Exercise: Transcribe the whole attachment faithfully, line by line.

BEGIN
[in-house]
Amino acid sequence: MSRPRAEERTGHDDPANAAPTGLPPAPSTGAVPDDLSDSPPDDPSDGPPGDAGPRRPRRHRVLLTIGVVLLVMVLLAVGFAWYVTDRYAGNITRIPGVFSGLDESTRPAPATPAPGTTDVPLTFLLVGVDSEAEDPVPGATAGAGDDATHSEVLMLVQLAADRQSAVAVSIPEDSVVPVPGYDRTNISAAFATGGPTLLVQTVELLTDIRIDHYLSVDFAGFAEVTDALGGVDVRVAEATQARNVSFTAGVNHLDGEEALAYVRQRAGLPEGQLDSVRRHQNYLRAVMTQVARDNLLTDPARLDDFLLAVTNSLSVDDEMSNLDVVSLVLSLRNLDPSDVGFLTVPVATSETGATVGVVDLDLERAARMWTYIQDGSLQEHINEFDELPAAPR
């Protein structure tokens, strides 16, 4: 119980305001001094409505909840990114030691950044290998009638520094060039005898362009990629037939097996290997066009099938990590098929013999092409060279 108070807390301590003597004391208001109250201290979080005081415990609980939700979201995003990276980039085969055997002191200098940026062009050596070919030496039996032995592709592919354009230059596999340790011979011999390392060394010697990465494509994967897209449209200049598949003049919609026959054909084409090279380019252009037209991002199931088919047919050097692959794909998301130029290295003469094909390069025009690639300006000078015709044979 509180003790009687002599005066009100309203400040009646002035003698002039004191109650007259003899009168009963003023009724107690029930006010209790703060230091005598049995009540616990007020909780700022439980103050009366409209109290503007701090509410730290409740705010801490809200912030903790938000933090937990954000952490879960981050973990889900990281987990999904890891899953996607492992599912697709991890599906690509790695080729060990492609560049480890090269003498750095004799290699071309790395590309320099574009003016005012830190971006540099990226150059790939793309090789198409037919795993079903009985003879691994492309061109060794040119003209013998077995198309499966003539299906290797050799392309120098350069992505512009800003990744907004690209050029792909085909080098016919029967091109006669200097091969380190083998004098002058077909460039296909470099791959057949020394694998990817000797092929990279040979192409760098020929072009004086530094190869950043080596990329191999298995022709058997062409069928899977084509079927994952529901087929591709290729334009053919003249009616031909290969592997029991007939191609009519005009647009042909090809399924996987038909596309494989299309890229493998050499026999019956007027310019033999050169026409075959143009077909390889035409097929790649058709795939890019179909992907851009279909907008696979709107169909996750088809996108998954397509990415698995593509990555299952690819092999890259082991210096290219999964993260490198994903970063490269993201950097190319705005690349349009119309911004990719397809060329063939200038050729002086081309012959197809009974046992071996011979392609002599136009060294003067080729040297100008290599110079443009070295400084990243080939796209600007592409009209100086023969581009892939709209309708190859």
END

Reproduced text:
[in-house]
Amino acid sequence: MSRPRAEERTGHDDPANAAPTGLPPAPSTGAVPDDLSDSPPDDPSDGPPGDAGPRRPRRHRVLLTIGVVLLVMVLLAVGFAWYVTDRYAGNITRIPGVFSGLDESTRPAPATPAPGTTDVPLTFLLVGVDSEAEDPVPGATAGAGDDATHSEVLMLVQLAADRQSAVAVSIPEDSVVPVPGYDRTNISAAFATGGPTLLVQTVELLTDIRIDHYLSVDFAGFAEVTDALGGVDVRVAEATQARNVSFTAGVNHLDGEEALAYVRQRAGLPEGQLDSVRRHQNYLRAVMTQVARDNLLTDPARLDDFLLAVTNSLSVDDEMSNLDVVSLVLSLRNLDPSDVGFLTVPVATSETGATVGVVDLDLERAARMWTYIQDGSLQEHINEFDELPAAPR
């Protein structure tokens, strides 16, 4: 119980305001001094409505909840990114030691950044290998009638520094060039005898362009990629037939097996290997066009099938990590098929013999092409060279 108070807390301590003597004391208001109250201290979080005081415990609980939700979201995003990276980039085969055997002191200098940026062009050596070919030496039996032995592709592919354009230059596999340790011979011999390392060394010697990465494509994967897209449209200049598949003049919609026959054909084409090279380019252009037209991002199931088919047919050097692959794909998301130029290295003469094909390069025009690639300006000078015709044979 509180003790009687002599005066009100309203400040009646002035003698002039004191109650007259003899009168009963003023009724107690029930006010209790703060230091005598049995009540616990007020909780700022439980103050009366409209109290503007701090509410730290409740705010801490809200912030903790938000933090937990954000952490879960981050973990889900990281987990999904890891899953996607492992599912697709991890599906690509790695080729060990492609560049480890090269003498750095004799290699071309790395590309320099574009003016005012830190971006540099990226150059790939793309090789198409037919795993079903009985003879691994492309061109060794040119003209013998077995198309499966003539299906290797050799392309120098350069992505512009800003990744907004690209050029792909085909080098016919029967091109006669200097091969380190083998004098002058077909460039296909470099791959057949020394694998990817000797092929990279040979192409760098020929072009004086530094190869950043080596990329191999298995022709058997062409069928899977084509079927994952529901087929591709290729334009053919003249009616031909290969592997029991007939191609009519005009647009042909090809399924996987038909596309494989299309890229493998050499026999019956007027310019033999050169026409075959143009077909390889035409097929790649058709795939890019179909992907851009279909907008696979709107169909996750088809996108998954397509990415698995593509990555299952690819092999890259082991210096290219999964993260490198994903970063490269993201950097190319705005690349349009119309911004990719397809060329063939200038050729002086081309012959197809009974046992071996011979392609002599136009060294003067080729040297100008290599110079443009070295400084990243080939796209600007592409009209100086023969581009892939709209309708190859």